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Catapult highlights PDF problem with planning data



Collaboration between Future Cities Catapult and Birmingham City Council highlights amount of useful information that is difficult to extract for re-use

The Future Cities Catapult (FCC) has pointed to a heavy amount of re-usable planning data buried in PDF documents, and proposed steps to develop digital tools to make it more open.

It has highlighted the issue in a blogpost that follows a project with Birmingham City Council that investigated the availability of data around two large developments – one under construction and the other within a recently published masterplan.

It showed that more than 180 PDF documents were available with information on the impact of the developments, but the use of the format made it difficult to extract for use with digital tools.

But the FCC claims the nature of the information – in text, tables and geospatial features – should make it suitable for machine readable formats, and that there are existing standards to make it possible.

The organisation points to five changes that it says can support the development of digital tools to make better use of the planning data: require a specific list of data to be provided for all of the development; mandate the provision of machine readable information; consider sharing non-sensitive information by default; recognise the value in using external data on issues such as air quality and waste generation; and do as much as possible transparently.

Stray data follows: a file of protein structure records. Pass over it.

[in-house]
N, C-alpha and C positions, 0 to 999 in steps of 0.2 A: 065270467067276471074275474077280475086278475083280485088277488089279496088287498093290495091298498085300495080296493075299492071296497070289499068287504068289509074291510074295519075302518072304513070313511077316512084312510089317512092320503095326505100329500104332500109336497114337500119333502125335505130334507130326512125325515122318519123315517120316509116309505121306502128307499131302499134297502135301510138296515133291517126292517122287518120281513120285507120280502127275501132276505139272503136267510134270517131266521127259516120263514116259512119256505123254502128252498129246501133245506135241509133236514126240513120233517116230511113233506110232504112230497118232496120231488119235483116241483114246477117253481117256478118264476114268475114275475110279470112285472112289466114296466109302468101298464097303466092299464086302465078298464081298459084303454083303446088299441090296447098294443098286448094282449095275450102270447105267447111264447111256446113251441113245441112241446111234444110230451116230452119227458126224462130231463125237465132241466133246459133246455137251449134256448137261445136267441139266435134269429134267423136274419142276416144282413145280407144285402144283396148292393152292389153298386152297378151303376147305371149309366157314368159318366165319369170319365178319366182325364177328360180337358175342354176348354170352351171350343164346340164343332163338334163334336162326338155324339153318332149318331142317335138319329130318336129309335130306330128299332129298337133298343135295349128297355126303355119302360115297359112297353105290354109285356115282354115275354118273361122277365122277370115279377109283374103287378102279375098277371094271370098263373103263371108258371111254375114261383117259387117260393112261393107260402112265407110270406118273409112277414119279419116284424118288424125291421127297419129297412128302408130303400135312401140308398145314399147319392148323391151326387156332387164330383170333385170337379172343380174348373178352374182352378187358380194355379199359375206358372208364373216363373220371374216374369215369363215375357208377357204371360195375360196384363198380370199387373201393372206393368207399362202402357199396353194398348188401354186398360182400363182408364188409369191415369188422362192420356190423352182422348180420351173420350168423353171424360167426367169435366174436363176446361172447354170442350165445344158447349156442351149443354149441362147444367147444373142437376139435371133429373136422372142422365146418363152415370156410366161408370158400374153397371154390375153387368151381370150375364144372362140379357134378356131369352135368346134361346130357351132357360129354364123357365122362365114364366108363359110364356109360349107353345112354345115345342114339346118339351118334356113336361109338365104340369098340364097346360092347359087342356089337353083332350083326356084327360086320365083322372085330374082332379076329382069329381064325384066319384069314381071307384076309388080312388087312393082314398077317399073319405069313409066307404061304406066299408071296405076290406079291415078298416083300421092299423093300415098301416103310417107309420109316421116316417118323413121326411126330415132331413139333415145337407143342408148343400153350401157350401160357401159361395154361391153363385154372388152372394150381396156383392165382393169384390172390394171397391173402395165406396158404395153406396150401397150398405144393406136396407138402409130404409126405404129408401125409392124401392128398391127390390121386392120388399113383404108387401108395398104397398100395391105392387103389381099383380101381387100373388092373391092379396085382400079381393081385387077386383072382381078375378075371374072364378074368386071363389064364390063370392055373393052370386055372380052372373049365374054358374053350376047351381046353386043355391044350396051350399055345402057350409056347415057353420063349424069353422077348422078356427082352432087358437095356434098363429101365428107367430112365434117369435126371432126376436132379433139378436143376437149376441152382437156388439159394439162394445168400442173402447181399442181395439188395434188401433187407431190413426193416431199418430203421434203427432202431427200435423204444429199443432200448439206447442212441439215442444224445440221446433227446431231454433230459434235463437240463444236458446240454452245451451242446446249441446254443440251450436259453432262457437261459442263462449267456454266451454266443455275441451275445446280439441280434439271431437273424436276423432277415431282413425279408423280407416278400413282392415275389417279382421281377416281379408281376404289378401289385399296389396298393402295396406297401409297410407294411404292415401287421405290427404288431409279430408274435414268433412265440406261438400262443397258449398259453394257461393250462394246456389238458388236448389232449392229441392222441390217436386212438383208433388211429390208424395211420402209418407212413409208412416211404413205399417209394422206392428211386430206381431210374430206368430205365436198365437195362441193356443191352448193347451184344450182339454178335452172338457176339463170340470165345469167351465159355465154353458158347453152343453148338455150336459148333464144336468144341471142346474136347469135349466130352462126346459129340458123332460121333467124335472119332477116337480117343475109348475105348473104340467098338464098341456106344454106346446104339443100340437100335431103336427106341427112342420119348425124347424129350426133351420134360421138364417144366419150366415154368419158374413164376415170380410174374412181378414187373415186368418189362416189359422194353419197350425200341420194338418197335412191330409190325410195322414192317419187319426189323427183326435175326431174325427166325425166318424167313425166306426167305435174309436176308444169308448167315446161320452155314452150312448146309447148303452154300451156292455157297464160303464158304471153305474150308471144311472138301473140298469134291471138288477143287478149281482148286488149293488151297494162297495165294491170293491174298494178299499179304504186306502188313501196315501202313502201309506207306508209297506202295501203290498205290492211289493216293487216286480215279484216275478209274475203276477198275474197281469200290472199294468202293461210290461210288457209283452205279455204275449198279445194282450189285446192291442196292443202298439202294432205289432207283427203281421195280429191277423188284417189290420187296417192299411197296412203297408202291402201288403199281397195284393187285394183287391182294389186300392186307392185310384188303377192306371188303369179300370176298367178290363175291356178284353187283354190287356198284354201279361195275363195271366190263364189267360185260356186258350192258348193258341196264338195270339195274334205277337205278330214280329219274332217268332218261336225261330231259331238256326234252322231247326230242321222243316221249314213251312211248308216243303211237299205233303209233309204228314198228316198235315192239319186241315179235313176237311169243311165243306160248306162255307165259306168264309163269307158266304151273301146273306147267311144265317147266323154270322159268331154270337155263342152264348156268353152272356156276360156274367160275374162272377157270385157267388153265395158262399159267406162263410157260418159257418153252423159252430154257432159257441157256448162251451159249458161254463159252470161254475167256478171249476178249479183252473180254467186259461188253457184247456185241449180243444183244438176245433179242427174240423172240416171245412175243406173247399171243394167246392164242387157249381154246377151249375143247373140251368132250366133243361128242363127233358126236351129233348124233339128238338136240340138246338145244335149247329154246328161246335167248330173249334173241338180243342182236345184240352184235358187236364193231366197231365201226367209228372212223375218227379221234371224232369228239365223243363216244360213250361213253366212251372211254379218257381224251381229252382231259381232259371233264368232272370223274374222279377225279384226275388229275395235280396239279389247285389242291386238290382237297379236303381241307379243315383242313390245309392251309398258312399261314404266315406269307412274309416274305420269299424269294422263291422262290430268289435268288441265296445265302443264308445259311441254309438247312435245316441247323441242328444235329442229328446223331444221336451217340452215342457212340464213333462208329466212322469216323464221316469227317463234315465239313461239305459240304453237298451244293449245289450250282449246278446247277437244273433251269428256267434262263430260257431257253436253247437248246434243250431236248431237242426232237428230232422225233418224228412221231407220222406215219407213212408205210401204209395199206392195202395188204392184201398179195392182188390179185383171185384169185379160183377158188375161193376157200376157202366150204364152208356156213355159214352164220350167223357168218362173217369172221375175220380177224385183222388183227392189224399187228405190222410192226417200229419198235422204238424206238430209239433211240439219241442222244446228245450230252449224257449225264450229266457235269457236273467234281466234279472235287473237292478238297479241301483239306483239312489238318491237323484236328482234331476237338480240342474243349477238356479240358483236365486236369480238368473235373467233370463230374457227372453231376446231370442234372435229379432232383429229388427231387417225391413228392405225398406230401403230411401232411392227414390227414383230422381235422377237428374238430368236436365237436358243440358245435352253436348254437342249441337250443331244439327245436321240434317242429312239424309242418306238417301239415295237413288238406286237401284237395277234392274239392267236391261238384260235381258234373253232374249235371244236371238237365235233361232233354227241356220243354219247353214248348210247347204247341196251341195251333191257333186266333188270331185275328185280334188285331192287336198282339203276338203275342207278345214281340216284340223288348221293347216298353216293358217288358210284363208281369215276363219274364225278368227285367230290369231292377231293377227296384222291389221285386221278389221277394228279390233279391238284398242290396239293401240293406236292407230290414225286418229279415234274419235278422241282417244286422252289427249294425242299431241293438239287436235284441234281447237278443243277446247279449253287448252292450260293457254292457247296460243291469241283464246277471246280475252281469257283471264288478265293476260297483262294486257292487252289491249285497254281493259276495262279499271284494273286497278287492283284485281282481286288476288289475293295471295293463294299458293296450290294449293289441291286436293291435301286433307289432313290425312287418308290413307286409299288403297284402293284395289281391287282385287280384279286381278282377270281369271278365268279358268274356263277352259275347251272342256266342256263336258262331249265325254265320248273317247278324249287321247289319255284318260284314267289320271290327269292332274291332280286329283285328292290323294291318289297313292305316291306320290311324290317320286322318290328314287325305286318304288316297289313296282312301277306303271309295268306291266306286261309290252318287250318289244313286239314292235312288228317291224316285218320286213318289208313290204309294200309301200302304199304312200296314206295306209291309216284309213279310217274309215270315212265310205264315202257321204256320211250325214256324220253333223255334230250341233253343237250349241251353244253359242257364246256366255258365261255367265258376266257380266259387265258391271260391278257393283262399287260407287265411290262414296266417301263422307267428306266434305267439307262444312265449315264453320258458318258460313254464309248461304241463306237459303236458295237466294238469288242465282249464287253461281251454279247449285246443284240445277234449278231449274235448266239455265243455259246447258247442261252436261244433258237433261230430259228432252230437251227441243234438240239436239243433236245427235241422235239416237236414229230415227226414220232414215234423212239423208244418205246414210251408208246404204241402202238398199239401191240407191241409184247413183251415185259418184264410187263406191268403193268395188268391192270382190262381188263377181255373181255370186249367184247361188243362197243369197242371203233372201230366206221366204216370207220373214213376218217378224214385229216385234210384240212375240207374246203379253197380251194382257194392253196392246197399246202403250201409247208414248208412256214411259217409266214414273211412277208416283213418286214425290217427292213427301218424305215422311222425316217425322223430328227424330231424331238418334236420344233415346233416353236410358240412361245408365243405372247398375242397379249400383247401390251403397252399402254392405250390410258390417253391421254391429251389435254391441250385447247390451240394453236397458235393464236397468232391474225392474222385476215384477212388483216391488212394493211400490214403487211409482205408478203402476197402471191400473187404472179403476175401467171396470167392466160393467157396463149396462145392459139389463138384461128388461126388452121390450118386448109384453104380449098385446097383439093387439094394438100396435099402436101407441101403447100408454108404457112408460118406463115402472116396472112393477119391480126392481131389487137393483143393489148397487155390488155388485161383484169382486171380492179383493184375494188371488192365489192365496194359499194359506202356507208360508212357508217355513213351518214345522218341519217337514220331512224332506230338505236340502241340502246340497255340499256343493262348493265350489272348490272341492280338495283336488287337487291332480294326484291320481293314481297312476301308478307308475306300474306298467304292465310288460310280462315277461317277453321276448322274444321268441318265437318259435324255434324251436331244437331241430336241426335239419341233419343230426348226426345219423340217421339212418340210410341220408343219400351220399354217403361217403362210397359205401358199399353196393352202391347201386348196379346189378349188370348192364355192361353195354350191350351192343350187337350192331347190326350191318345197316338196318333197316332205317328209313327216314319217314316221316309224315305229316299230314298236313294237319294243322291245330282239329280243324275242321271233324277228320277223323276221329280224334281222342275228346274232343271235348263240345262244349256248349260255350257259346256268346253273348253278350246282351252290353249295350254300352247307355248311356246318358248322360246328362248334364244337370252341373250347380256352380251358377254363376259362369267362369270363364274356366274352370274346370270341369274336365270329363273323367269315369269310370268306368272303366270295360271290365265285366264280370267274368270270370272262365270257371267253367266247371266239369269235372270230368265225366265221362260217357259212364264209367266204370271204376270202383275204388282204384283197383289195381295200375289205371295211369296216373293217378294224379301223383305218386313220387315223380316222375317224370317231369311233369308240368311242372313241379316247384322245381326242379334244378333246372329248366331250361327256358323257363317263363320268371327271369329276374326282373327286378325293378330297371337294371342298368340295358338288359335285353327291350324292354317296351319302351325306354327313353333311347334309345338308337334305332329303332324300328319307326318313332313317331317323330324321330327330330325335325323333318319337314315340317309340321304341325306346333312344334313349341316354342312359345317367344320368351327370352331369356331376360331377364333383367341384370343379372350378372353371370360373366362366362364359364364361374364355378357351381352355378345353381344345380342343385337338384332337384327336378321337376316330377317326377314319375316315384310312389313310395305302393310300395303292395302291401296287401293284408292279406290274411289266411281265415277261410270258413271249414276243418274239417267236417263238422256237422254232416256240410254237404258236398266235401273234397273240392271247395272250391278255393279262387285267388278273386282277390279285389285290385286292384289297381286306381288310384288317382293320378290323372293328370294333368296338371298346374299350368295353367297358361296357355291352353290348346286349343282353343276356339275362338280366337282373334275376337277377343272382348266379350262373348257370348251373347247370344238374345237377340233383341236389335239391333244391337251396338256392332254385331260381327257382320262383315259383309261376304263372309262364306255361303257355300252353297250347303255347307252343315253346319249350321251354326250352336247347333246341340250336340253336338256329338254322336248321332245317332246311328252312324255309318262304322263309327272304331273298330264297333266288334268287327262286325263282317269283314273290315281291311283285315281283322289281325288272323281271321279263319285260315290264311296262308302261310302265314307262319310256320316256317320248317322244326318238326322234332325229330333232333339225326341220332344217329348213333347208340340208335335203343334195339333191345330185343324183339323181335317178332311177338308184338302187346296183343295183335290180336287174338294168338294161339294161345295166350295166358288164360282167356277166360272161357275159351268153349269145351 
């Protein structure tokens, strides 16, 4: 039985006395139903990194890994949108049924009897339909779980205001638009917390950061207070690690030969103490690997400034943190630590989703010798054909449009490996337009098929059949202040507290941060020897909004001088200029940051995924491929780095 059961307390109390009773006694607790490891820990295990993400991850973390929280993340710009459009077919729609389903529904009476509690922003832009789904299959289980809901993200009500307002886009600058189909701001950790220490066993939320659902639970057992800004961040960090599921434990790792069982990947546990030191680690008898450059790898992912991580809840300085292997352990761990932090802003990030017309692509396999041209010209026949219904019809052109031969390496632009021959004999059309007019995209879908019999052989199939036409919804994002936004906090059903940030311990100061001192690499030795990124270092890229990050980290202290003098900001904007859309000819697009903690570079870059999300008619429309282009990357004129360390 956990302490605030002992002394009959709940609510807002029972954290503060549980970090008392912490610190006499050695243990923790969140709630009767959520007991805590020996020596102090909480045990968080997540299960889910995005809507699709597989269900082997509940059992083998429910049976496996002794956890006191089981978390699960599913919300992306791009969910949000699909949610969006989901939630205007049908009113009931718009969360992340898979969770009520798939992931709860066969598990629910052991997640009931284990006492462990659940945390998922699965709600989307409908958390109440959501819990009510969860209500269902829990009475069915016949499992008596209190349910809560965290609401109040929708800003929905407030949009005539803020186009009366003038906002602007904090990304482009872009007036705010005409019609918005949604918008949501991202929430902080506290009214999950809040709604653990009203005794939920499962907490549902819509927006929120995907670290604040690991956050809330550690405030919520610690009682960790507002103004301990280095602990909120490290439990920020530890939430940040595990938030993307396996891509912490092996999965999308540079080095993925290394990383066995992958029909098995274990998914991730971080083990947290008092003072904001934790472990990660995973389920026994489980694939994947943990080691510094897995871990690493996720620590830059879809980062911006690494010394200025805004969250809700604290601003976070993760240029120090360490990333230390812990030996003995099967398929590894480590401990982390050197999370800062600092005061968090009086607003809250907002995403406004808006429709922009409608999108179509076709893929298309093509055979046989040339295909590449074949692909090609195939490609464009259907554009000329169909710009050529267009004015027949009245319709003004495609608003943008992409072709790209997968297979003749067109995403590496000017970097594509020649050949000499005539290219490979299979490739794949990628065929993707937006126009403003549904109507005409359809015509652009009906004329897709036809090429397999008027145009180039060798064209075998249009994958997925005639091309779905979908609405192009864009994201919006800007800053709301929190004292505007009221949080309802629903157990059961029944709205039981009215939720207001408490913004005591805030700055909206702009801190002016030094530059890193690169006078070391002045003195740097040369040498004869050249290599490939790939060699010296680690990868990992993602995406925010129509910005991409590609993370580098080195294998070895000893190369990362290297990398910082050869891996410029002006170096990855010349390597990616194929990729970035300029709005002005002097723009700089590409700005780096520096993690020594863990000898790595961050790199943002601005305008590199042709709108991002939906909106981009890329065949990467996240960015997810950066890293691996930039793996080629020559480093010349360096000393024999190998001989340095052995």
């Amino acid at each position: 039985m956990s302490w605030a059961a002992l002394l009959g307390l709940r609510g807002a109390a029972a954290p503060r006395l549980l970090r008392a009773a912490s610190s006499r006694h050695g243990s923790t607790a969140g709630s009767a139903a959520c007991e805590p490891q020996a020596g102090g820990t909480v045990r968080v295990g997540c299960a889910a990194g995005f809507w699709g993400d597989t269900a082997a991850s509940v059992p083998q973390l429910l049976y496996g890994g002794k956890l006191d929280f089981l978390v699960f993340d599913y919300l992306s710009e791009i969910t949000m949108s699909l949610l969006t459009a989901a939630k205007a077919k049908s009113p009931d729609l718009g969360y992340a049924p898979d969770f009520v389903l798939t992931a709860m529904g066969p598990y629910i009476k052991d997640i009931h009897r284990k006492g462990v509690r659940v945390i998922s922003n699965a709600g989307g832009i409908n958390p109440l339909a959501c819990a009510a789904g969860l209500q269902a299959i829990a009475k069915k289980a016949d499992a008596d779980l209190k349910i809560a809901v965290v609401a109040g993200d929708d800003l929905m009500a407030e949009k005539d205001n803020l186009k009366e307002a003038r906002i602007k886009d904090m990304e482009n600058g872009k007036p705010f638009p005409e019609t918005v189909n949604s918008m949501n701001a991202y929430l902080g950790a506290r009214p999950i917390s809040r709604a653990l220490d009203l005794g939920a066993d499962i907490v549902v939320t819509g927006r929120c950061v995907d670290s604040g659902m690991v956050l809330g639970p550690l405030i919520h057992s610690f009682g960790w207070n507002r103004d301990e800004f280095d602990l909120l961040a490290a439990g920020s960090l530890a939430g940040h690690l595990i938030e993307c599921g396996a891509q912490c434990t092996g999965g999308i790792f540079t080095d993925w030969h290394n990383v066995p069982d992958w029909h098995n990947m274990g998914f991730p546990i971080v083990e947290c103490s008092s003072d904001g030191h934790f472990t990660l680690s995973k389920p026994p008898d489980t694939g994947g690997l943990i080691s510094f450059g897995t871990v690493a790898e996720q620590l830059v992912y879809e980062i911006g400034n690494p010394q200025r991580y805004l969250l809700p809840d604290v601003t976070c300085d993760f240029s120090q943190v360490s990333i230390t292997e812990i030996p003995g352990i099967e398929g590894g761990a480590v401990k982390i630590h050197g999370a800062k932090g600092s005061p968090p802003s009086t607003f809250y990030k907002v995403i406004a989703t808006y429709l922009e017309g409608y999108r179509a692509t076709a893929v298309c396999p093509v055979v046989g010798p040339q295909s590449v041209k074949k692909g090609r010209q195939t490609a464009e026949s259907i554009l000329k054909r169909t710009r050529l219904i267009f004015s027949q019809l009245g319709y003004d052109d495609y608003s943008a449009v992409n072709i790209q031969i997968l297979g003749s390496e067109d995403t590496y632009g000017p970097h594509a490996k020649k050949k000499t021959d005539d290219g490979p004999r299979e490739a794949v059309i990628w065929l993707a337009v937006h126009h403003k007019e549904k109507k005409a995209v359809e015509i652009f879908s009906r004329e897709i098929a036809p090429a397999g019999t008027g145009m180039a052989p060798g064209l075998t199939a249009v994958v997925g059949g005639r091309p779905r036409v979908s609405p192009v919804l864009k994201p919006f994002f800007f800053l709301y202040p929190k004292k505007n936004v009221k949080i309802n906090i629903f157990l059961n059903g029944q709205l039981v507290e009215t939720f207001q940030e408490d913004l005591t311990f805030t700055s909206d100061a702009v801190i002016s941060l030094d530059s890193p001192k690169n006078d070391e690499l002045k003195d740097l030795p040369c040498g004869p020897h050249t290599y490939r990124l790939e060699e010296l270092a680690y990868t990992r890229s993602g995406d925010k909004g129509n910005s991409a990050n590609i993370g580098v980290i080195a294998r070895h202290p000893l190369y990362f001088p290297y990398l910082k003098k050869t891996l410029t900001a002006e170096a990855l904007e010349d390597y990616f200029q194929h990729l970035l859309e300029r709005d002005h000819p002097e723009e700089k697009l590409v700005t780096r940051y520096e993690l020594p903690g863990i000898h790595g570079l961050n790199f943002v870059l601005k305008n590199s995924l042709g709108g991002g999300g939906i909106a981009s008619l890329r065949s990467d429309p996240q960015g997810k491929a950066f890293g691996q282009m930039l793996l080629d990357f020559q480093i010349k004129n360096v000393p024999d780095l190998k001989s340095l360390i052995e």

“Implementing these incremental changes will fuel the design of digital tools to communicate opportunities associated with new developments in a transparent and consistent way,” the blog says.

“Comparing developments like-for-like, along with their impact and the opportunities that they offer will be quicker, easier and perhaps most importantly – a lot more compelling.”

The FCC recently launched a platform for land and planning information, drawing on data from Ordnance Survey and Land Registry. It came as part of a planning pilot commissioned by the Department for Communities and Local Government (DCLG), aimed at designing tools to help speed up, reduce the costs and improve the quality of plan-making and planning decisions.  


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